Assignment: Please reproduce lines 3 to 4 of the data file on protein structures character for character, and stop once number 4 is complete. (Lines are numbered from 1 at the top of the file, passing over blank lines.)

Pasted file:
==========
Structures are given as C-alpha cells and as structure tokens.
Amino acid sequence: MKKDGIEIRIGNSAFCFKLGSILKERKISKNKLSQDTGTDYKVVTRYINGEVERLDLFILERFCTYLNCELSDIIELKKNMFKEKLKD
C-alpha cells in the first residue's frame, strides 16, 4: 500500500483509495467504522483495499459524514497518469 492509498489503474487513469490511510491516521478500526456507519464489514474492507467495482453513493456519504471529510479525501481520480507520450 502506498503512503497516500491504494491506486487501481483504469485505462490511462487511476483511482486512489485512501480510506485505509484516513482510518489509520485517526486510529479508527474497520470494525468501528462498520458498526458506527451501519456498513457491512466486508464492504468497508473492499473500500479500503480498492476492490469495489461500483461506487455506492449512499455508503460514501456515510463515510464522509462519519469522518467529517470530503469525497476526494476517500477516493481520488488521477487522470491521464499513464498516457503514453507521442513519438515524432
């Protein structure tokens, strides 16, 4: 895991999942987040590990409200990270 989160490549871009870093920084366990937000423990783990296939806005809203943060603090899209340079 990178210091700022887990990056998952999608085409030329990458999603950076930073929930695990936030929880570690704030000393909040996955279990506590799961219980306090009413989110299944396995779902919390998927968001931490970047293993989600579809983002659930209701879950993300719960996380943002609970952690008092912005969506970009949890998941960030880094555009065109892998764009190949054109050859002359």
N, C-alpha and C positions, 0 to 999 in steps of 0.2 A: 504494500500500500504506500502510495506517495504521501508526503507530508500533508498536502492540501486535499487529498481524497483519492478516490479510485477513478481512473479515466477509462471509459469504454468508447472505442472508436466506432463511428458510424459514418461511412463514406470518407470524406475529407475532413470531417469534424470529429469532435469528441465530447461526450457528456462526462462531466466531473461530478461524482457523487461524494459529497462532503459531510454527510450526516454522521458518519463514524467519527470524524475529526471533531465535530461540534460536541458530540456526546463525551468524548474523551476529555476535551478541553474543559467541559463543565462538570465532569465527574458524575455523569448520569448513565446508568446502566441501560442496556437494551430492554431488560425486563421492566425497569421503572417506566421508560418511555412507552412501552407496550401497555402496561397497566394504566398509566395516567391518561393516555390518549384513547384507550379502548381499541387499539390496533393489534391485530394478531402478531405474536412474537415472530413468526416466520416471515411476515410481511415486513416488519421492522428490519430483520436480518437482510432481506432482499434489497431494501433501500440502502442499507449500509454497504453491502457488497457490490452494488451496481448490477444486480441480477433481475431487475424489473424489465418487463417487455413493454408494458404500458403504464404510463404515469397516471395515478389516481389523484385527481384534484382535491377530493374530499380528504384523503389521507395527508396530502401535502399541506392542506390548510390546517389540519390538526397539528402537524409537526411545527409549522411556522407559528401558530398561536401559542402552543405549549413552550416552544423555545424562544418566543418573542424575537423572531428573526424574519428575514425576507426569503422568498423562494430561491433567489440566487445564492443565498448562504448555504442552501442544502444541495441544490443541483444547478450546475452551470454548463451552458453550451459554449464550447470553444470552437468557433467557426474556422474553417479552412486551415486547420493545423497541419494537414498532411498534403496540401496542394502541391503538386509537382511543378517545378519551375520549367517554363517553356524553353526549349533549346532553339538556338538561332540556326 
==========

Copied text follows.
C-alpha cells in the first residue's frame, strides 16, 4: 500500500483509495467504522483495499459524514497518469 492509498489503474487513469490511510491516521478500526456507519464489514474492507467495482453513493456519504471529510479525501481520480507520450 502506498503512503497516500491504494491506486487501481483504469485505462490511462487511476483511482486512489485512501480510506485505509484516513482510518489509520485517526486510529479508527474497520470494525468501528462498520458498526458506527451501519456498513457491512466486508464492504468497508473492499473500500479500503480498492476492490469495489461500483461506487455506492449512499455508503460514501456515510463515510464522509462519519469522518467529517470530503469525497476526494476517500477516493481520488488521477487522470491521464499513464498516457503514453507521442513519438515524432
């Protein structure tokens, strides 16, 4: 895991999942987040590990409200990270 989160490549871009870093920084366990937000423990783990296939806005809203943060603090899209340079 990178210091700022887990990056998952999608085409030329990458999603950076930073929930695990936030929880570690704030000393909040996955279990506590799961219980306090009413989110299944396995779902919390998927968001931490970047293993989600579809983002659930209701879950993300719960996380943002609970952690008092912005969506970009949890998941960030880094555009065109892998764009190949054109050859002359």